COLUMBIA — It was a confusing cultural moment, even by U.S. standards.
But imagine you’re from Inner Mongolia, China, attending your first baseball game ever, on a beautiful Saturday in July, and you’re handed a Santa hat at the gates.
For a group of government officials from Inner Mongolia, getting a taste of American culture at a Royals game in Kansas City, it was just one strange experience among many. They entered the gates of Kauffman Stadium along with other groups from MU’s Asian Affairs Center, and were handed Santa hats decorated with Royals monograms. Salvation Army bell-ringers and a band playing Christmas tunes welcomed them next.
The theme of the night’s game was Christmas in July, of course.
Welcome to the heartland.
Attending the game were about half of the 18 delegates from the autonomous region of China. The Asian Affairs Center is hosting them in a three-month program to learn about the U.S.
For those who chose the baseball game over a trip to New York City, it was a singular way to learn about the idiosyncrasies of the culture. Some things were lost in translation, including the crowd doing the wave and the concept of innings. But the consensus from the Inner Mongolians at the end of the game was that it was “good” and “interesting.”
Liu Haipeng, vice director of the personnel department of Inner Mongolia, didn’t need words to express his excitement. He cheered and danced after a game-winning home run by the Royals’ David DeJesus. Then again, he danced when the opposing team’s Ichiro Suzuki got a hit.
With the help of a translator, Li Chunguang, deputy secretary general of Inner Mongolia Autonomous Region People’s Government, said the group’s experience in more than two months so far has been significant. He explained that it is difficult for the leaders of the government to take off so much time in a foreign country to explore things such as the economy, politics, culture and daily life.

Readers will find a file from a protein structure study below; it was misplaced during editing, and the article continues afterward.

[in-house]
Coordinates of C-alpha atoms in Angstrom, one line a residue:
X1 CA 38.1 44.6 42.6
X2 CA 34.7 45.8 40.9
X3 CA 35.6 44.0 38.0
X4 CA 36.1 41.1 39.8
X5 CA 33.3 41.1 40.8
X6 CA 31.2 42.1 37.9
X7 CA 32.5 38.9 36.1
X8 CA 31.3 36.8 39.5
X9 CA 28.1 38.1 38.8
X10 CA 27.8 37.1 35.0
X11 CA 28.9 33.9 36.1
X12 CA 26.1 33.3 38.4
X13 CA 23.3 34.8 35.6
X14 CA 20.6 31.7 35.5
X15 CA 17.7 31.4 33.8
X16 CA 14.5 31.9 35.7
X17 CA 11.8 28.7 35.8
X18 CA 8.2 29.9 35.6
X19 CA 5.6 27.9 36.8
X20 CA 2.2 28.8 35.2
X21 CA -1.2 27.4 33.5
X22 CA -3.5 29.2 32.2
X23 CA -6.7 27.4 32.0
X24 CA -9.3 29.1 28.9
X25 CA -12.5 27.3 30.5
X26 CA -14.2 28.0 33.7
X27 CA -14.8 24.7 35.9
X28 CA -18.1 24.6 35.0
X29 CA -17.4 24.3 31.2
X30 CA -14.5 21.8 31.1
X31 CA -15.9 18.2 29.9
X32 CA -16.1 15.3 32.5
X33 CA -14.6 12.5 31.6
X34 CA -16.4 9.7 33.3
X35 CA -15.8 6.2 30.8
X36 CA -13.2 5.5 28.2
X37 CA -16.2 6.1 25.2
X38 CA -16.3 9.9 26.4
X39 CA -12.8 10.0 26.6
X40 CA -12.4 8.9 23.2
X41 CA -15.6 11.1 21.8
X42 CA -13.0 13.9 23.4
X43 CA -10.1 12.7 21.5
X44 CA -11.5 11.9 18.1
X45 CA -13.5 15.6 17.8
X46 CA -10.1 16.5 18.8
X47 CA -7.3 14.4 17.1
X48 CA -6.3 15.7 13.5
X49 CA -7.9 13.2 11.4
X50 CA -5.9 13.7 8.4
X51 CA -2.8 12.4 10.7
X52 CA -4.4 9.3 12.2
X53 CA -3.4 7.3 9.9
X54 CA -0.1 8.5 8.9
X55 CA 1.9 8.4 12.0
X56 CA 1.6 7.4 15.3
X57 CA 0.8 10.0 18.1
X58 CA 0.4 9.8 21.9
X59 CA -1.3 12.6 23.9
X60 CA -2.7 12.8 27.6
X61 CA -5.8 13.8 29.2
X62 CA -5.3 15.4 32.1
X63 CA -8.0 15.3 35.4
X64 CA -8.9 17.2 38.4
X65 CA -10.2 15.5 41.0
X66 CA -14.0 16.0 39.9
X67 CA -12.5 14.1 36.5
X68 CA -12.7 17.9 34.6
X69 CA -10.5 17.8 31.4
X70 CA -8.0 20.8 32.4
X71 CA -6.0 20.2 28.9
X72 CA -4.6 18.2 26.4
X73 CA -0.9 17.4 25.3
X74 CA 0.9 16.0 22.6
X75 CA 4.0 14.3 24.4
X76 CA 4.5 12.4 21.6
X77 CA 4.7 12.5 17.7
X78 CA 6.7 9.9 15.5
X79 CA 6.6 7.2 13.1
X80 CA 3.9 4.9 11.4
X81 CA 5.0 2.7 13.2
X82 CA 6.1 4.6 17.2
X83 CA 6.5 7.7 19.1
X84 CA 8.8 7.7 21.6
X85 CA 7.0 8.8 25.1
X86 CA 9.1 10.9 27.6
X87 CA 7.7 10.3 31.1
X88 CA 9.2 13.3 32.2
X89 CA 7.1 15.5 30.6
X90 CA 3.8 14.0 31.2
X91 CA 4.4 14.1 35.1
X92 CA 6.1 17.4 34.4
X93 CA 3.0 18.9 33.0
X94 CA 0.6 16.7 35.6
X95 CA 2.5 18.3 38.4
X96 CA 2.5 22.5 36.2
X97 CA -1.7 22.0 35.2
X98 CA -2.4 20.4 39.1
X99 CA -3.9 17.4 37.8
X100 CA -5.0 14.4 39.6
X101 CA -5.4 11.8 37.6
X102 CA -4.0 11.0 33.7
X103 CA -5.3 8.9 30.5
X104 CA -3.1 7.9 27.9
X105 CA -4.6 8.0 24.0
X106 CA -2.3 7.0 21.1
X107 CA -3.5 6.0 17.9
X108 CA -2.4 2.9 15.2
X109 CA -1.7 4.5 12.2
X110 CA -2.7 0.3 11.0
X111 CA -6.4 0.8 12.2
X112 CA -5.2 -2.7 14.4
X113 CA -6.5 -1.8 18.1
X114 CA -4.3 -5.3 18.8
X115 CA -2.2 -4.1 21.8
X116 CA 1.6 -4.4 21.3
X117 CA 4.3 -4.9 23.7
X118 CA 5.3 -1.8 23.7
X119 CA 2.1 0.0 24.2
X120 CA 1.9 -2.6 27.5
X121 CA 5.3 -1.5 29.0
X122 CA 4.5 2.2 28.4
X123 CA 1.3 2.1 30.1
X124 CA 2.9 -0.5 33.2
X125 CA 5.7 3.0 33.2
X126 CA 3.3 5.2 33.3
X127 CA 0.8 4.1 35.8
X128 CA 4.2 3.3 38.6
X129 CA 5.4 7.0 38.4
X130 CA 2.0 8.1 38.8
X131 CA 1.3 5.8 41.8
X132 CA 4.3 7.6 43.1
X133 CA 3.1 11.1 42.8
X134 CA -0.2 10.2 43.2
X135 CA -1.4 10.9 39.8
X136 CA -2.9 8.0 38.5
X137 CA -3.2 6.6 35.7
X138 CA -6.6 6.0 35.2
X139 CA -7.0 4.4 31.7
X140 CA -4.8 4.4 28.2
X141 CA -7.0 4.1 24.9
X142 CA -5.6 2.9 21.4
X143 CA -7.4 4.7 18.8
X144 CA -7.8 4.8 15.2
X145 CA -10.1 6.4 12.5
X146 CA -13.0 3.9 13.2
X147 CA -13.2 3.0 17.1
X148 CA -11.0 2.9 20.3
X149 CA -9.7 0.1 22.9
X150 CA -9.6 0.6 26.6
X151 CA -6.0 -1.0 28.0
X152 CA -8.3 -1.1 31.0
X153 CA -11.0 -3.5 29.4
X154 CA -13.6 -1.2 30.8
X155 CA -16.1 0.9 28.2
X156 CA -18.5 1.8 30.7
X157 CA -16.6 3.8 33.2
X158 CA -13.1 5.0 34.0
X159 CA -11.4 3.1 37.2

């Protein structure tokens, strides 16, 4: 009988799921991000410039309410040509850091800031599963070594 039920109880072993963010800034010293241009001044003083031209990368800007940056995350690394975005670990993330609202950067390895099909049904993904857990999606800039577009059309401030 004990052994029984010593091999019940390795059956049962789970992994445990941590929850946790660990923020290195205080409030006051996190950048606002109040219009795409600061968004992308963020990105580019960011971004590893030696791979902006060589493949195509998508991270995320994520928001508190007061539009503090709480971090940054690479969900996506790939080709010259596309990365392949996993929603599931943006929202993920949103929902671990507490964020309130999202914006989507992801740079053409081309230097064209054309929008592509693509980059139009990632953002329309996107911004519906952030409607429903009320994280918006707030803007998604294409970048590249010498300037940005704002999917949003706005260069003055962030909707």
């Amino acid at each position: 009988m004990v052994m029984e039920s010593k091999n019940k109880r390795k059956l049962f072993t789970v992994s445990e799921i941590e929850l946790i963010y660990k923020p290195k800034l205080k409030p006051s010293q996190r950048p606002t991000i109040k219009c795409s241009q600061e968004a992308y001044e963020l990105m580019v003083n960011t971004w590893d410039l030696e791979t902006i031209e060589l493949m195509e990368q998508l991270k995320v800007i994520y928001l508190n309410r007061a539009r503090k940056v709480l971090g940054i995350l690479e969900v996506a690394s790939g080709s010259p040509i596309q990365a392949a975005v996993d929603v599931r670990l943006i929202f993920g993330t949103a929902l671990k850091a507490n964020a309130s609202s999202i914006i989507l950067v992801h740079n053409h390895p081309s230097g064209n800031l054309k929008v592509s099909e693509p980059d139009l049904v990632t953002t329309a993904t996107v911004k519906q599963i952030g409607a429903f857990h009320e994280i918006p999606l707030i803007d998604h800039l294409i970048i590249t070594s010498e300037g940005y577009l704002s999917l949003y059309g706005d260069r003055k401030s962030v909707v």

Sang Kim, director of the MU Asian Affairs Center and the Missouri International Training Institute, said the government of Inner Mongolia has chosen Columbia as a training base in 2005 and 2007, as well as this summer.
“Inner Mongolian Government had been sending its officials to the East and West Coast areas of the U.S. before they were being sent to Columbia, Missouri. It was OK for them to go to those urban, international cities but they weren’t getting a whole lot of true American experience, according to the feedback I heard from the organizers,” Kim said.
Not only does Columbia offer a unique taste of the U.S., the program sponsored by the Asian Affairs Center also offers diverse educational opportunities for the group of officials.
“The program is a combination of classroom learning and hands-on field trips and professional site visits,” Kim said. “In the classroom, they learn a lot about American English and culture, and also there are a series of global leadership, public administration-type seminars throughout the program. Toward the end of the program, to confirm what they have learned in the classroom, they go to different agencies of Missouri.”
The government of Inner Mongolia funds the trip to improve the region. Those chosen to come to the training program at MU are usually promoted when they return home, said Kim.
“They may not see a whole lot on the federal level, but these are provincial officials so what they see and learn here apply to their work back in the Inner Mongolia autonomous region,” Kim explained.
Li Shaohua, board chairman of Xizhuozi Mountain Grasslands Cement Corp. in Inner Mongolia, said through a translator that he was impressed with the way the local government makes money work, using a little to do a lot. He also appreciated its willingness to listen to the public’s opinions.
Kim put into words an idea that resounded with many in the group, that their presence in Columbia is evidence of “glocalization” — globalization at a local level. For example, the group’s visit allows Americans to learn about Inner Mongolia without having to travel to China.
Many members of the group said they see the benefits of this process. Chunguang said he hopes more Americans will travel to China to both learn a culture and share theirs, playing a role in the glocalization process.
Glocalization received a vocalization when members of the group did as they always do when they end a party: They sang a traditional song after a casual dinner at the Memorial Union.
As Kim joked to the group, it’s not over until the fat lady sings in America, but it’s really not over until the Inner Mongolian sings.